Title: The Anglo-Saxon World
Author: Professor Michael D.C. Drout
Published by: The Modern Scholar (10/19/2009)
Audiobook Time: 7 Hours, 50 Minutes
Blurb: Had the Angles and Saxons not purposefully migrated to the isles of the Britons and brought with them their already-well-developed use of language, Angelina Jolie may never have appeared in the movie Beowulf.
Professor Michael D.C. Drout is at his best when lecturing on the fascinating history, language, and societal adaptations of the Anglo-Saxons. He not only presents their storytelling abilities using their own words; he does so in their own voice – the incredibly melodious Old English.
My Take: Professor Drout’s enthusiasm for the Anglo-Saxon age and, in particular, the language of Old English, is infectious. I was so thankful that this course was an audio recording rather than just a written transcript, because to hear him speak in Old English, and to teach these topics that he is so passionate about, is a wonderful blessing. I may never get the chance to be a student of his at Wheaton College, but I will gladly jump on every opportunity I receive to watch or listen to Professor Drout teach on anything Anglo-Saxon, Old English, or Medieval in general.
This course is broken into fourteen lectures:
- The Anglo-Saxons and their World
- Language and Culture
- The Migration and the Germanic Past
- The Conversion: The School of Theodore and Hadrian
- The “Golden Age” and the Venerable Bede: Double Monasteries, Missionaries, Conversion, and the Making of Beautiful Books
- The Viking Age: Destruction and Revival
- King Alfred and the Rebuilding: The Rescue and Consolidation of a Kingdom
- The Years of Reform
- Anglo-Saxon Literature: Religious
- Anglo-Saxon Literature: Personal, Wisdom, and Riddles
- Anglo-Saxon Literature: Epic and Heroic
- The Norman Conquest and the End of Anglo-Saxon England
- From the Norman Conquest to the Reformation: The Use of Anglo-Saxon
- From Thomas Jefferson to Angelina Jolie: The Long Life of Angl0-Saxon
As you can see from the list, this provides a big, sweeping overview of the time period involved as well as the literature of the period and how Anglo-Saxon interest continued after the end of Anglo-Saxon England. There is so much information packed into these eight hours that it will take several times listening to the lectures to fully absorb all of the information. And, ultimately, this serves as nothing more than an entry point into a rich, immense section of history and literature. Drout jokes several times about Beowulf making its way into just about every lecture (and Tolkien in the few that lack Beowulf references) and he could have easily spent those eight hours (and many more) just talking about Beowulf without doing more than scratching the surface of what could be covered. Yet in spite of its many appearances, and a fair dedication to the poem during the eleventh lecture, I found myself wishing there had been more Beowulf. A lecture on Tolkien and Lewis and their work in Anglo-Saxon (and its influences on them) would have been a nice addition toward the end of the series as well.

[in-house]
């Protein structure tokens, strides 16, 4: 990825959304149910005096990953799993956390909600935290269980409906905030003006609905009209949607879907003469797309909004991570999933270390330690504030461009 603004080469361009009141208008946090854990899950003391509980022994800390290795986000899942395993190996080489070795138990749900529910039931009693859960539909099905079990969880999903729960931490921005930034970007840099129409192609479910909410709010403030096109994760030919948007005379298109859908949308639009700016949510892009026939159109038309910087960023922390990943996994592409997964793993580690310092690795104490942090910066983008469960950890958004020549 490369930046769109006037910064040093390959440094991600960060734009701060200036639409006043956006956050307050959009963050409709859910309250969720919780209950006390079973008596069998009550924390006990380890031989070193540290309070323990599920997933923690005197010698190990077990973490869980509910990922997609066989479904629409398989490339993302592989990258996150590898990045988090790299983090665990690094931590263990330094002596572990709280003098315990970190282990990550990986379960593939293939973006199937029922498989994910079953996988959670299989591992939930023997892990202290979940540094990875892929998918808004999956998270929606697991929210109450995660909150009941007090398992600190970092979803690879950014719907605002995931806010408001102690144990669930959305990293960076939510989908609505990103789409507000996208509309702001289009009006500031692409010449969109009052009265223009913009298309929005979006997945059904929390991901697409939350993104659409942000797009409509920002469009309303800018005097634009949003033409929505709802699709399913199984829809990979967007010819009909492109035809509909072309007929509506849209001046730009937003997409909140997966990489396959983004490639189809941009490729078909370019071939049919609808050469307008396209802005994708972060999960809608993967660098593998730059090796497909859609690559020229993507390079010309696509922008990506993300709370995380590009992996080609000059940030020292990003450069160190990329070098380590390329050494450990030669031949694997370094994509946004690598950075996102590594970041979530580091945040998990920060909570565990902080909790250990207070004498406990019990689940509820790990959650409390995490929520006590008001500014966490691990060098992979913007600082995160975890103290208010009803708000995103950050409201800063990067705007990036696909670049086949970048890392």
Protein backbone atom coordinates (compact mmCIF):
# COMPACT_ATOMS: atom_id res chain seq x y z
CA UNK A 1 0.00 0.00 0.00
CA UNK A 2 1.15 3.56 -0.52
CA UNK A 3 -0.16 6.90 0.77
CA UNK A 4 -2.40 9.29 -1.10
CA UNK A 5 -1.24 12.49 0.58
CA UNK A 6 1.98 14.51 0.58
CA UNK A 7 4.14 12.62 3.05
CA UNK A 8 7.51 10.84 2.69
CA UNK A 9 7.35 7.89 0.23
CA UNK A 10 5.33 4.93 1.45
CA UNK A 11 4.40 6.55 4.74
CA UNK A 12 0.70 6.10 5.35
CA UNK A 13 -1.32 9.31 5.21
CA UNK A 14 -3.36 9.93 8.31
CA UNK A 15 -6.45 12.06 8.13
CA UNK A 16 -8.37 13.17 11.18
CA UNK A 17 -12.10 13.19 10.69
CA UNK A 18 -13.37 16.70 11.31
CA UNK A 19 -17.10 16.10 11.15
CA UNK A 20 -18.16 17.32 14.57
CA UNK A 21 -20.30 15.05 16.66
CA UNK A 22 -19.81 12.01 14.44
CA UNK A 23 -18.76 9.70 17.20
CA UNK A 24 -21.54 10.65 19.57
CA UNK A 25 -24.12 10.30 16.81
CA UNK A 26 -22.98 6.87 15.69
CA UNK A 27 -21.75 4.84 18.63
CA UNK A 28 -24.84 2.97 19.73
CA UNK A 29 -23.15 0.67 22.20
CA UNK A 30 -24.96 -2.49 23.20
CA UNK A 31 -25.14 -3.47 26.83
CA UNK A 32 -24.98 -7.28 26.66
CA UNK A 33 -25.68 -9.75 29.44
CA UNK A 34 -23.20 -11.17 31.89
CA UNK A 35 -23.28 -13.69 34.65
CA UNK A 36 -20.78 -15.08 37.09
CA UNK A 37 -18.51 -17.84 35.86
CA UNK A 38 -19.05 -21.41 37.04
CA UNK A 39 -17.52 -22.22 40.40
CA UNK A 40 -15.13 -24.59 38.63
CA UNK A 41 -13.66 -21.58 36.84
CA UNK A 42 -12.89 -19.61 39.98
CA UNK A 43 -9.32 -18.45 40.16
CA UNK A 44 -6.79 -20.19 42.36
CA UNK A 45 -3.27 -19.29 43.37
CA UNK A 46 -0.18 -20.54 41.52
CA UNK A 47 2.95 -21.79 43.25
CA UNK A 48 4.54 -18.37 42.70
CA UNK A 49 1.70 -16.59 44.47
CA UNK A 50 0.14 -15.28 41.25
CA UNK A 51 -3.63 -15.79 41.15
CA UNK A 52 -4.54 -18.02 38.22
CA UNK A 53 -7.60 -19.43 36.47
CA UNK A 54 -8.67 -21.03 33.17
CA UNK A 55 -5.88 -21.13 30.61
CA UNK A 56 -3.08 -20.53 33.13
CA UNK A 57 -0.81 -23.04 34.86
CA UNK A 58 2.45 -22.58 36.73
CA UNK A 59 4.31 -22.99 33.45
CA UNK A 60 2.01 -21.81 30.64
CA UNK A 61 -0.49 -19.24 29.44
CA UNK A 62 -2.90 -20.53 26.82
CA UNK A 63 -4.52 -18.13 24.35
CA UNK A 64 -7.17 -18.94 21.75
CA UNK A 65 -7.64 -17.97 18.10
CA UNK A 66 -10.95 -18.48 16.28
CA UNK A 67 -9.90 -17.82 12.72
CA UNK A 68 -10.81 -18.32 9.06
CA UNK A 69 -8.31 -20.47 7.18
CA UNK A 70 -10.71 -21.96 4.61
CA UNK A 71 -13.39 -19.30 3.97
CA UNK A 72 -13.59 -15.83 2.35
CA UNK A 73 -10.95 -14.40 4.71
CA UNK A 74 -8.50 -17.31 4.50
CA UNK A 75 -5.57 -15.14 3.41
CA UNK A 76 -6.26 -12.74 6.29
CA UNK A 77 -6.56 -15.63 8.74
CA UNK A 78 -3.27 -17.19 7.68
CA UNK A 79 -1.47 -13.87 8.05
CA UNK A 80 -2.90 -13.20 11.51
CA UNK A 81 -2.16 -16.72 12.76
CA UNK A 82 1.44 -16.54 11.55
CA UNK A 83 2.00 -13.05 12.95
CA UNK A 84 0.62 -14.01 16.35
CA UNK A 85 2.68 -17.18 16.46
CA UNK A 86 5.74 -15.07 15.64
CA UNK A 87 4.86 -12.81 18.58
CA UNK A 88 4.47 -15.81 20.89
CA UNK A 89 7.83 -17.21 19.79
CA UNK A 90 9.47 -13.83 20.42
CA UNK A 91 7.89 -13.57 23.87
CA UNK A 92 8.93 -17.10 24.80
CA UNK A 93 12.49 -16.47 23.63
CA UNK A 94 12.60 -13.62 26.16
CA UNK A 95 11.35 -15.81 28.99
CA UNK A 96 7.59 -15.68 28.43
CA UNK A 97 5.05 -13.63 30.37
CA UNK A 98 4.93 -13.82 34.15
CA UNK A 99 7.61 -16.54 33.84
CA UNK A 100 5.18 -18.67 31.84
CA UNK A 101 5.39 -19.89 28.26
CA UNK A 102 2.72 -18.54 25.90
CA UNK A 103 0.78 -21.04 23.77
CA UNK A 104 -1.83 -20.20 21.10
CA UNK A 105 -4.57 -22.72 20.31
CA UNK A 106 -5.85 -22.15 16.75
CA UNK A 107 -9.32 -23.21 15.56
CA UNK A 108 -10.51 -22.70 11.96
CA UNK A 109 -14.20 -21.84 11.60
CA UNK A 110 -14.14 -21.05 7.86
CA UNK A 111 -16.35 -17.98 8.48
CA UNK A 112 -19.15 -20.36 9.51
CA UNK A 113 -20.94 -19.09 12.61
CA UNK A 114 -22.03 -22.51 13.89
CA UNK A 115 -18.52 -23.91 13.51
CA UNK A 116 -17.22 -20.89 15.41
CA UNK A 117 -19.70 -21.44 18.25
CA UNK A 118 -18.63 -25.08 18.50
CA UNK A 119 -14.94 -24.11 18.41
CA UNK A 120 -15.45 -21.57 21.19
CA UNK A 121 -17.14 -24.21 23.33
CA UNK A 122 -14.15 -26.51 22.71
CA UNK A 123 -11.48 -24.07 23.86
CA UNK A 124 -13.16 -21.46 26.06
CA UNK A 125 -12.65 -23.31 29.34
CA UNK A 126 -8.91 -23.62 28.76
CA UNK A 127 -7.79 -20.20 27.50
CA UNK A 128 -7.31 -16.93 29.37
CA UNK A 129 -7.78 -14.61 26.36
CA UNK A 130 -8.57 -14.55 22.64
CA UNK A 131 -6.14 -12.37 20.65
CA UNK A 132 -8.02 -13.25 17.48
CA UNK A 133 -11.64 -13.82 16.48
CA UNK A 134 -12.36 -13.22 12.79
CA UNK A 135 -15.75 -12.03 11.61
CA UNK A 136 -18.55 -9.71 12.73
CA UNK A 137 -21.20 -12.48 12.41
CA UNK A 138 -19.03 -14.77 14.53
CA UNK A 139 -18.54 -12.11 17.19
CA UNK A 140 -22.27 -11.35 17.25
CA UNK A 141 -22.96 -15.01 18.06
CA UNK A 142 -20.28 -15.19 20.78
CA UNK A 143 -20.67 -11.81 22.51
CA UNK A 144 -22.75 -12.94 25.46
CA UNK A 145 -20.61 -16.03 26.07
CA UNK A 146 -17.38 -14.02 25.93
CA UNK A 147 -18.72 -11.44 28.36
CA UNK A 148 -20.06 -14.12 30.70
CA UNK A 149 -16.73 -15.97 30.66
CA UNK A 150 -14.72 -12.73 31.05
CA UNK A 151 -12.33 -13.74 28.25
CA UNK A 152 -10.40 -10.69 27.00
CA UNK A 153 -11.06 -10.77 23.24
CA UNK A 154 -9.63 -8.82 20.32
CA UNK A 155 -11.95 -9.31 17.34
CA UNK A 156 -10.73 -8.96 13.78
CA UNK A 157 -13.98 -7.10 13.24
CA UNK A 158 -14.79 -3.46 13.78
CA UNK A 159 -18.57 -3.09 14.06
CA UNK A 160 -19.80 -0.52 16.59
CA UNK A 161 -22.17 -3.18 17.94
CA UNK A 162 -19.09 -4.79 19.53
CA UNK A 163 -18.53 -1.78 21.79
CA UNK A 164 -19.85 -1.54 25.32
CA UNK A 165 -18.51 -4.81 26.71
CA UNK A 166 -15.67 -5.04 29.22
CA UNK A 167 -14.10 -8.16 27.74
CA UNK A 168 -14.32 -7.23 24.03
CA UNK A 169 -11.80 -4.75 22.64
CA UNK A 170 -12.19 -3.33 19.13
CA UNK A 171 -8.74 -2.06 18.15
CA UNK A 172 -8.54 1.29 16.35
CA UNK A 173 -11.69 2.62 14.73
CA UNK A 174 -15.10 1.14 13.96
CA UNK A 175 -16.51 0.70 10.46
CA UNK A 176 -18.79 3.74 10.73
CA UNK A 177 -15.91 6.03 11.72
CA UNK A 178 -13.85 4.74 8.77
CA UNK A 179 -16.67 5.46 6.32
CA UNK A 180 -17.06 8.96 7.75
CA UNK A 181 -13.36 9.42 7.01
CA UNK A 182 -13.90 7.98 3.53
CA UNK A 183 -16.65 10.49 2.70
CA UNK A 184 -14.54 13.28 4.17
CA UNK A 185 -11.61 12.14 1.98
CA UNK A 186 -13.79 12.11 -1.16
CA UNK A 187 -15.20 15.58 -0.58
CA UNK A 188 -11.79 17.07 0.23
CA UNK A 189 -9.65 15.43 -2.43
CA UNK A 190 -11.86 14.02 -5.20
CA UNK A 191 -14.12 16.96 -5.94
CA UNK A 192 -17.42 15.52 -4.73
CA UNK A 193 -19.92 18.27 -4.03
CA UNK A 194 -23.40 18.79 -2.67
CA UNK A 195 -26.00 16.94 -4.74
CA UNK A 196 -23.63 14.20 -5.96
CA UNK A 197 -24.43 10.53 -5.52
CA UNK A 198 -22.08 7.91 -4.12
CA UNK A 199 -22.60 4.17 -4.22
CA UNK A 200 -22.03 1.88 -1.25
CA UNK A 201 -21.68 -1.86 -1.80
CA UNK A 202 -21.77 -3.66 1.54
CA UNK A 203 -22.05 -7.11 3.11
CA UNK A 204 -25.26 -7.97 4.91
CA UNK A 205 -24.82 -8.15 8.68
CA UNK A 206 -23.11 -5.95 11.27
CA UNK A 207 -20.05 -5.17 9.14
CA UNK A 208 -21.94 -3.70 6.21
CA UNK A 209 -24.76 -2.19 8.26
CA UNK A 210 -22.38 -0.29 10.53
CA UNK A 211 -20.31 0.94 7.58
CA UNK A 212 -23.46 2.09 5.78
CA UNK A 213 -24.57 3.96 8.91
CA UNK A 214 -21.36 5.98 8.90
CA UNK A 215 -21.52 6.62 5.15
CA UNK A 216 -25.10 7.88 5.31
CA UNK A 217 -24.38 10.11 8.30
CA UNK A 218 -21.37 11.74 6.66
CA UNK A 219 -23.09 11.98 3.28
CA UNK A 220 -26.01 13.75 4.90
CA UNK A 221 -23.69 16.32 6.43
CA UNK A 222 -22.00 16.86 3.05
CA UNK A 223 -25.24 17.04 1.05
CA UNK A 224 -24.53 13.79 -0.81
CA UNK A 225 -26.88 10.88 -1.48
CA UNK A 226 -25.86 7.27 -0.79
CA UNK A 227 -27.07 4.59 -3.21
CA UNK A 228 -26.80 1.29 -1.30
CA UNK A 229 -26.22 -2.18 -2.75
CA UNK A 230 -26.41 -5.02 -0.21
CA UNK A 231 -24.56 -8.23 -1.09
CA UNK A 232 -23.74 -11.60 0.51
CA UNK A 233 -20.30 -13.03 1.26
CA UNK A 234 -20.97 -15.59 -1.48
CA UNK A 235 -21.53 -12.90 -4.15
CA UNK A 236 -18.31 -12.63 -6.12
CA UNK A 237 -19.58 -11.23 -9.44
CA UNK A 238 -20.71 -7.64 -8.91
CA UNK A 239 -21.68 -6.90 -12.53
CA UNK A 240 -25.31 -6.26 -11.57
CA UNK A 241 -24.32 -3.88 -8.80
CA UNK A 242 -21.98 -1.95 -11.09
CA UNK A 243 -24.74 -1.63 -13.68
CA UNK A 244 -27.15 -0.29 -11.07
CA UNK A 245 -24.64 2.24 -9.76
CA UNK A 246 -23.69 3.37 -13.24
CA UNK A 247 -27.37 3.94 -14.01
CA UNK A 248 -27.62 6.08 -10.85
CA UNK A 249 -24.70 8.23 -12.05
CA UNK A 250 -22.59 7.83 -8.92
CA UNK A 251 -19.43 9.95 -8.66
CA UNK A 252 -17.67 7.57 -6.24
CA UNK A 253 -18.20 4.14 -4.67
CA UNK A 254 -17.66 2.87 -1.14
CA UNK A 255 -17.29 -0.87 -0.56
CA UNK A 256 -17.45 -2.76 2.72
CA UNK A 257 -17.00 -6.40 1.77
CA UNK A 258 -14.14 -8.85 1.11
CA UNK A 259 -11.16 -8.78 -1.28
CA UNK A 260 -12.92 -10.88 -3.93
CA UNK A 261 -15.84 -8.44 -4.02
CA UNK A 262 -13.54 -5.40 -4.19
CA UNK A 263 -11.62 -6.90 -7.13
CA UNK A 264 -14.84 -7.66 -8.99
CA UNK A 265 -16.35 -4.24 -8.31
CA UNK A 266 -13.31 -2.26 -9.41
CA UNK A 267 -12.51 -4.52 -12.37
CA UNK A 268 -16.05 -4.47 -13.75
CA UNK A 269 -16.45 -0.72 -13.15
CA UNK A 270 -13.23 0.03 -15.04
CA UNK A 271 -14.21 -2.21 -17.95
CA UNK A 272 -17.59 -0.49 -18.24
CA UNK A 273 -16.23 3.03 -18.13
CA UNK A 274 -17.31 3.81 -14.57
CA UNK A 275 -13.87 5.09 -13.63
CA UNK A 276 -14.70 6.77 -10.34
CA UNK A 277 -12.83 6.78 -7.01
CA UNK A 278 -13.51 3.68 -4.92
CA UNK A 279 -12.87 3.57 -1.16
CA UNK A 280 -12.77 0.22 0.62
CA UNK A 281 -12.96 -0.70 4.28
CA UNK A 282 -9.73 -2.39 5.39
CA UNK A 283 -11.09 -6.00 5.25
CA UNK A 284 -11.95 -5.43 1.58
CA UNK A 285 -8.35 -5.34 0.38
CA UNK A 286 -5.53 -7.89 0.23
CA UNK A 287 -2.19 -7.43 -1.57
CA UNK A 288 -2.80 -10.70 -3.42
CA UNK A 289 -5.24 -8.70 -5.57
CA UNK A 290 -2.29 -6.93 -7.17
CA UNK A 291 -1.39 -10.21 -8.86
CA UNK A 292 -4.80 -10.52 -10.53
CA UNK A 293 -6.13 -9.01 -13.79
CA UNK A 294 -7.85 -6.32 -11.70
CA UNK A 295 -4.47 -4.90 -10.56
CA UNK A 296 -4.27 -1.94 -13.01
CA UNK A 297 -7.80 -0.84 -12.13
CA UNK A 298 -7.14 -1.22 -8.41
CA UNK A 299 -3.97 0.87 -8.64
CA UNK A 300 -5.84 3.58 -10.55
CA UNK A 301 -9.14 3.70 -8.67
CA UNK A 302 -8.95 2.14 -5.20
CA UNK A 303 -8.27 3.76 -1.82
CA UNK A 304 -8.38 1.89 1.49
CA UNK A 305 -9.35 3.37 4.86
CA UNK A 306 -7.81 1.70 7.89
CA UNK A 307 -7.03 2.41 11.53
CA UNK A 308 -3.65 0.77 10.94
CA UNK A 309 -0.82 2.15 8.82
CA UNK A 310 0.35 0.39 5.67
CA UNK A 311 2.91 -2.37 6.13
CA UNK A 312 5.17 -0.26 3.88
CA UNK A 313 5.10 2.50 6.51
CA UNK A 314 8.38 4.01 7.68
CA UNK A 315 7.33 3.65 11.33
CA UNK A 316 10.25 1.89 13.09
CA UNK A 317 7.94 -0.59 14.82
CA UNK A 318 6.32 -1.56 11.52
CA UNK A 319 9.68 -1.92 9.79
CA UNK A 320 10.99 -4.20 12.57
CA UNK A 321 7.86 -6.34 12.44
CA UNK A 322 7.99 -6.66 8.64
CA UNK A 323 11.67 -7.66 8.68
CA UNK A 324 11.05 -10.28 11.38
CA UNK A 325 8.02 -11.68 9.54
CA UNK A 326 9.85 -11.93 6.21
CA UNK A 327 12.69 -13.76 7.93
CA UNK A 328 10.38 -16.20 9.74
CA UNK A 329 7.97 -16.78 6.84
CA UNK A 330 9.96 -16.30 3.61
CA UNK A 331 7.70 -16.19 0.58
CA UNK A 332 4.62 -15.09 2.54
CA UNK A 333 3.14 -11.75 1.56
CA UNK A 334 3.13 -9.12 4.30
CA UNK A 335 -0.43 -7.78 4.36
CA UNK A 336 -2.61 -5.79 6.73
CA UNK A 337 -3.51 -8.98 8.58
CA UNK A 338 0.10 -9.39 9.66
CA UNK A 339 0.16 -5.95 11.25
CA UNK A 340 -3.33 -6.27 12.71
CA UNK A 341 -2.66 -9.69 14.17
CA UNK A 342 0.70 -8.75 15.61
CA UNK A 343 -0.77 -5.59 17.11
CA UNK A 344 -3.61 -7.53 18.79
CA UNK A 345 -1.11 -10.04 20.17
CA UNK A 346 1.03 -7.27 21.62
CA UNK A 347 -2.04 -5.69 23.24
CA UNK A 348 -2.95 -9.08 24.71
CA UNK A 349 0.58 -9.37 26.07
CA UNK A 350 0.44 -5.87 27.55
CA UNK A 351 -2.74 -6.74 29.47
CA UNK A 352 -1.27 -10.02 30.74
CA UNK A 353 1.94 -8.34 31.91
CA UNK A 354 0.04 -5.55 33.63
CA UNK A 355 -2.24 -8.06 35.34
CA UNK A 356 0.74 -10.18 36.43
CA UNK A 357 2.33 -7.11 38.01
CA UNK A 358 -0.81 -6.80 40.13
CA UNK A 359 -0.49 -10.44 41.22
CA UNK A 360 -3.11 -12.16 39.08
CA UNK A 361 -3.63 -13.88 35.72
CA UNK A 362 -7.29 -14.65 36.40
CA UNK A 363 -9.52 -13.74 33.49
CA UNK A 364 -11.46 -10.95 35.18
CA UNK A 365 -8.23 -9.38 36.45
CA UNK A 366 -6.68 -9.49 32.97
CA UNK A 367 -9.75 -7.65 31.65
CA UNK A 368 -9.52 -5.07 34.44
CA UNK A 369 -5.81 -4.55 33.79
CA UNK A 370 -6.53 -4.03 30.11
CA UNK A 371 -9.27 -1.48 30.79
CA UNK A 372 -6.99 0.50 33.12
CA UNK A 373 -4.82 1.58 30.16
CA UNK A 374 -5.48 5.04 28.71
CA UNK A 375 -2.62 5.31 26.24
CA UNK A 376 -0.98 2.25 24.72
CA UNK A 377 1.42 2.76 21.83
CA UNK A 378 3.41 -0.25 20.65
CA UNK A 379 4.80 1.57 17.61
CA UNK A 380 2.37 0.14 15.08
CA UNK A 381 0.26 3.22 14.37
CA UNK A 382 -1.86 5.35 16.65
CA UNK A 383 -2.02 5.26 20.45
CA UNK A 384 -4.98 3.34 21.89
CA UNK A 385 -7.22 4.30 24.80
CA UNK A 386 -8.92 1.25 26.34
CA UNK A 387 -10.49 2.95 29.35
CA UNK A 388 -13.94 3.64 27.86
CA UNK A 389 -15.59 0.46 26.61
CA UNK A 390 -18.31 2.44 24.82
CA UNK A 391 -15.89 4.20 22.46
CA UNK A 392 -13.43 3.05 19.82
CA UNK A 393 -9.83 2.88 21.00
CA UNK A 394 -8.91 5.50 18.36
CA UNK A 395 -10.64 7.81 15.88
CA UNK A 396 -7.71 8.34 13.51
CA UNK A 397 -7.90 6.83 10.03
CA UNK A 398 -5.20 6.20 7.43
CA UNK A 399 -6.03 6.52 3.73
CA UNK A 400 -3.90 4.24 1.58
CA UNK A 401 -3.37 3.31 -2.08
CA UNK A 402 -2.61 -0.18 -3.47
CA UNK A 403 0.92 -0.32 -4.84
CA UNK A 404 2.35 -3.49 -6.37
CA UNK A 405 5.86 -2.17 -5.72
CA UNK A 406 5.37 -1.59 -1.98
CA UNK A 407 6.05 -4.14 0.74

Yet this is a perfect entry point to the time period and, on a lesser basis, to the types of literature from that period. Drout never missed an opportunity to recite passages of Old English when it could provide some insight to events or a period of the Anglo-Saxon history. And even if you don’t understand the words in the passage, his masterful command of the language makes you want to understand it better rather than a part where you tune out until he gets back to something you can understand.
One of the best gems came early in the series in the form of an acronym to help (roughly) remember the major time periods being covered: MCGVR. And if you look at lectures 3-7, those all tie in nicely with that little acronym and he provides some round numbers for dates to work with that, even if a little inaccurate, helps to narrow down the century in question. I also liked how he chose not to end with the Norman Conquest, nor with coverage of the literature, but rather how Anglo-Saxon and its use has continued up to the present day.
Overall, I cannot help but count this as the best possible use that I could have found for my one free trial credit on Audible. If I had a second free credit, I would not hesitate to spend it on another course by Professor Drout after listening to this one. It will remain active on my tablet for the foreseeable future, and I am in the process of printing off the companion course guide and building a binder to refer back to frequently as I pursue my own study into the Anglo-Saxon age and literature.